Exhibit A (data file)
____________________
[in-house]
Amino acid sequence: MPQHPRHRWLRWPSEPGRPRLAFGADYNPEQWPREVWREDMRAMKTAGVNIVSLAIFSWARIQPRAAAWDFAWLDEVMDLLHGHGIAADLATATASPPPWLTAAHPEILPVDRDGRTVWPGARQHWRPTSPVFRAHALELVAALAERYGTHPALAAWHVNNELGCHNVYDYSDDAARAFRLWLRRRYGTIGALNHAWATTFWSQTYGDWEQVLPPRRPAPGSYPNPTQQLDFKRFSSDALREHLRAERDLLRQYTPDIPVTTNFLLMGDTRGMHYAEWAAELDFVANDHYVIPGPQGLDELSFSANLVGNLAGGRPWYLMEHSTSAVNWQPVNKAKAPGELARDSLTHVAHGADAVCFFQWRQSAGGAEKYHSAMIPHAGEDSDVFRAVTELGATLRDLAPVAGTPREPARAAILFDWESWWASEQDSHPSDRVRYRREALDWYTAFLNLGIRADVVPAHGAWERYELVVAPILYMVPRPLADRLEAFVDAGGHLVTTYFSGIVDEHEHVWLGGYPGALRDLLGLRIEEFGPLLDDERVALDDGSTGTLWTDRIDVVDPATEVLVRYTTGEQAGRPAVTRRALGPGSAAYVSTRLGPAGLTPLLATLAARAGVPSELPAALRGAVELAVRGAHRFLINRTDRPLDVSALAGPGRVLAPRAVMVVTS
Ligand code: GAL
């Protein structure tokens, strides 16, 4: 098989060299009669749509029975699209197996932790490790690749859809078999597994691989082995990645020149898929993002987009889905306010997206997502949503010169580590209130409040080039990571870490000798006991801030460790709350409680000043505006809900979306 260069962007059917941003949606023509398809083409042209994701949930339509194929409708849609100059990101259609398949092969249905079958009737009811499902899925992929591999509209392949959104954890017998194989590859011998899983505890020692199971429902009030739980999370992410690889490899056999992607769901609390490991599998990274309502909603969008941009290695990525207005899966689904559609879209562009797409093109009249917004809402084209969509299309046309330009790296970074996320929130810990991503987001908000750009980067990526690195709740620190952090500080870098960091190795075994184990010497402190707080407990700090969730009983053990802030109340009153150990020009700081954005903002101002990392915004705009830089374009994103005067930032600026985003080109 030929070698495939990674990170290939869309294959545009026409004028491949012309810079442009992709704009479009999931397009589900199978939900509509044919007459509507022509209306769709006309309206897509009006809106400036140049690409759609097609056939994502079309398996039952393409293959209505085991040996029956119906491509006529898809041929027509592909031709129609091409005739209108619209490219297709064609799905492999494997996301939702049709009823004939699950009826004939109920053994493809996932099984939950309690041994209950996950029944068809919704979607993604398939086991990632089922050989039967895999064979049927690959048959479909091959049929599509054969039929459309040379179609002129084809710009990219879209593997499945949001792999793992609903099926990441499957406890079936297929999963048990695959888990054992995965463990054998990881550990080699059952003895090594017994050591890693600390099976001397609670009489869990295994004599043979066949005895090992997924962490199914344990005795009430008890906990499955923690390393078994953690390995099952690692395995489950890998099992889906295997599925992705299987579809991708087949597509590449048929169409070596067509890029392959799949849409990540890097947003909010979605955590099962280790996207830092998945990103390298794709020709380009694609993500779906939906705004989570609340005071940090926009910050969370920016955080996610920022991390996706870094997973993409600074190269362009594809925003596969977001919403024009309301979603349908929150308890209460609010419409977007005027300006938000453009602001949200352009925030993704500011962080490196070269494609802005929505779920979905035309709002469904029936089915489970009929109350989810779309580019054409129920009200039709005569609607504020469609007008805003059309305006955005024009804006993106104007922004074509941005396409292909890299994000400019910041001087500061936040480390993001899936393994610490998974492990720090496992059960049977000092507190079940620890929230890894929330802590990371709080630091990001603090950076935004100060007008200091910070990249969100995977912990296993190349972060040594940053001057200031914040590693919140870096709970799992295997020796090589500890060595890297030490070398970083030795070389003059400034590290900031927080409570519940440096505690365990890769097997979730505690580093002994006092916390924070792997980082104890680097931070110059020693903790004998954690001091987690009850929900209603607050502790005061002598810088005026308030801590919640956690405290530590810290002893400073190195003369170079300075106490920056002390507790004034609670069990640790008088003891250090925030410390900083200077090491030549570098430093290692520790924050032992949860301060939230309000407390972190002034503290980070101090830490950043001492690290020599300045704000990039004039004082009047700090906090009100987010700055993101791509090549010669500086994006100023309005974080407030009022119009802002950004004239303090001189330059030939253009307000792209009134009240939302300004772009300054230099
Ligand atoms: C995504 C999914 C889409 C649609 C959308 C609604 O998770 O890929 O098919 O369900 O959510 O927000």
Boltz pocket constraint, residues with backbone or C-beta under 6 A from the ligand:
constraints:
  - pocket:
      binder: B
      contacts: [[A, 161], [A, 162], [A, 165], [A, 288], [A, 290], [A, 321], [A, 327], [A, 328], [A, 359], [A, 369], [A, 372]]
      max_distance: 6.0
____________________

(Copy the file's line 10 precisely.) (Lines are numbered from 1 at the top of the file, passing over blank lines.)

      contacts: [[A, 161], [A, 162], [A, 165], [A, 288], [A, 290], [A, 321], [A, 327], [A, 328], [A, 359], [A, 369], [A, 372]]